Semi-Generic Characters and How To Reuse Them

Every now and then, you just need a character(s) from a certain group. Such and such a cult. Such and such a location. Such and such an army. The personalities don’t matter as much, just as long as the characters have the appropriate background and will deal with the group in a certain way. Sure, the first time you have to go to the trouble of creating them. But then you need one or more characters from the same demographic again, and you have a second option: recycle.

In one case, you can take the concept of the character(s) and change the rest. They look different, they sound different, if it’s the same game they’re probably slightly higher-powered, you might have changed one or two major features so as to hide your archetype use, but in the end it’s pretty clear that what you’ve done is filed off the serial numbers and given them a palette swap. It’s easier to get away with this in some situations than in others; if you’re running two different games with different groups of people, for instance, they probably aren’t even going to notice.

Sometimes, though, you can get away with actually using the same characters, finding excuses for them to be present. On the one hand, this creates a few challenges. For one thing, it really doesn’t work if the characters in question have been killed off—not just in a setting that uses true-death, mind, but even in one where resurrection is in fact a Thing (what makes these generics so important that somebody took the time to revive them?). For another, you’re probably going to need a good reason why they’ve just shown up here if they last popped up halfway across the world. If they’re antagonists and appear too frequently, you’re at risk for Team Rocket Syndrome. On the other hand, it means that the characters, dropped in on the fly or not, aren’t any less developed than your others, and who knows? Someone might even take a liking to them.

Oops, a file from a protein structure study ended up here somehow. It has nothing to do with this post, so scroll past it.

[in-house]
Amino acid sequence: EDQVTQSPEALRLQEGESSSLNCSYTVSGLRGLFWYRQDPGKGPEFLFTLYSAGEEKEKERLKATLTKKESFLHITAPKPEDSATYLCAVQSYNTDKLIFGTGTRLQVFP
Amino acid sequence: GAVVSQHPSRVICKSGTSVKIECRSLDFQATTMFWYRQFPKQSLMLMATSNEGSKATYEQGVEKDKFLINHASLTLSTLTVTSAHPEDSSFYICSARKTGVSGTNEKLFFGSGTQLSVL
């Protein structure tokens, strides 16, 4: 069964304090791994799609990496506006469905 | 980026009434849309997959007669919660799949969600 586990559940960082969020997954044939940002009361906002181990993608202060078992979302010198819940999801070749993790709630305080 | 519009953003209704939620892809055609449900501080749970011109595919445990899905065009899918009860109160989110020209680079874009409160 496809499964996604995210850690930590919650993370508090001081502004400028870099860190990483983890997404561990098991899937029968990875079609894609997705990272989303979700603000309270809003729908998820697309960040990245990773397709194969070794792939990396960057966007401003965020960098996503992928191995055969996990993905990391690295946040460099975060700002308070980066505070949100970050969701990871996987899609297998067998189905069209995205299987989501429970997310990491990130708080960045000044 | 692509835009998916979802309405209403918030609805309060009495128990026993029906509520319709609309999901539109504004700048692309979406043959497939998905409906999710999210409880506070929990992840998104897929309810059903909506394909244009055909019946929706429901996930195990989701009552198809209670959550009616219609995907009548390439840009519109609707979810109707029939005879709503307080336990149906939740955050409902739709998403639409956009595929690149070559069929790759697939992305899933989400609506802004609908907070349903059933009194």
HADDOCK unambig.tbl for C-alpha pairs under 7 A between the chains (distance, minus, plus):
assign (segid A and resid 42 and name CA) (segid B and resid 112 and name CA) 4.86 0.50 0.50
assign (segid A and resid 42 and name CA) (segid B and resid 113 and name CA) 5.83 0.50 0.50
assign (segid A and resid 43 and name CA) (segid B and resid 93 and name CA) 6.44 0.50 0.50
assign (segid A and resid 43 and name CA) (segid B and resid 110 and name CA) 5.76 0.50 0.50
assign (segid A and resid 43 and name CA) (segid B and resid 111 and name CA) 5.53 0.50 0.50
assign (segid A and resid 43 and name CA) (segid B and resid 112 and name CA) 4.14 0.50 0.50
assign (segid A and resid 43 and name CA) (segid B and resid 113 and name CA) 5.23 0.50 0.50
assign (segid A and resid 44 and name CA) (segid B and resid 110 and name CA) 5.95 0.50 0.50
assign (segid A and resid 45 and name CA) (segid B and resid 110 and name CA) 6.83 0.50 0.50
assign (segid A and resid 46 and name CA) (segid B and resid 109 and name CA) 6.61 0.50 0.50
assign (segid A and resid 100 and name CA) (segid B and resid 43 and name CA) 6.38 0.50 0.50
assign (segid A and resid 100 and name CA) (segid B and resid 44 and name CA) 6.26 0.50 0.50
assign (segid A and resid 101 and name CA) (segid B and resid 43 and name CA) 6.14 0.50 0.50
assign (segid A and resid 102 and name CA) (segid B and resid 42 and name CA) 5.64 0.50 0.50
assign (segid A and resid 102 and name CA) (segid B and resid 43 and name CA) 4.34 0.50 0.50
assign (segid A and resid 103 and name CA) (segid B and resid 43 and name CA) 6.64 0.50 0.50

I’ve found a couple useful tricks when actively reusing a character.

One: emphasize different aspects of the characters, particularly if you’re using them in different games but with the same group, or if the situations in which they’re showing up vary differently enough to bring out different sides of them. With a single character, it’s mostly going to be dependent on context, whereas with a group, including only parts of it, or even just focusing on the kinds of situations different characters within that group favor, will create different images and keep them fresh.

Two: make them amusing, interesting and/or endearing to the audience. In tabletop RPGs, amusement value can be vital to ensuring a character’s lifespan, in some form or other; they’re just too cool/interesting/sweet/whatever to kill off! This also increases the odds that the audience is going to want to find out more about them, making their repeat appearances “Awesome, them again!” rather than “Oh, no, not them again.” Signs that they have their own lives—alluded-to offstage personality arcs, clear goals, and in-jokes serve well here—lend them an air of realism and mystery.

Three: come up with good excuses. One of my games features a group that’s shown up in three entirely different places (one of these was semi-offstage, but the thought’s still there.) Each time after the first, I came up with reasons for them to be there, both times in ways that got them to cross path with the PC(s) present.

Semi-generic characters, used well, can provide excellent shortcuts for hurried chargen and add a little color to the world around, as long as you’re up to the challenge.

2 comments

  1. Michael says:

    Yes, very good post. I try to do this in some of my longer works; it’s a little easier to justify having the same characters appearing again and again when the setting is a small village or a high school :) It also means the reader has less work to do remembering who’s who if the ones who pop up to deliver minor pieces of plot or to convey the reaction of a group as a whole are the same ones each time. And remembering is even easier if these characters come across as having distinctive personalities and are interesting in their own right, even if they happen to play only a minor role in the current story — the same as your point #2, really.

    I also find that creating these minor recurring characters is great fun — you know it’s good practice but you have more freedom to play around since their personalities aren’t going to have a major impact on the plot. What’s not to like?


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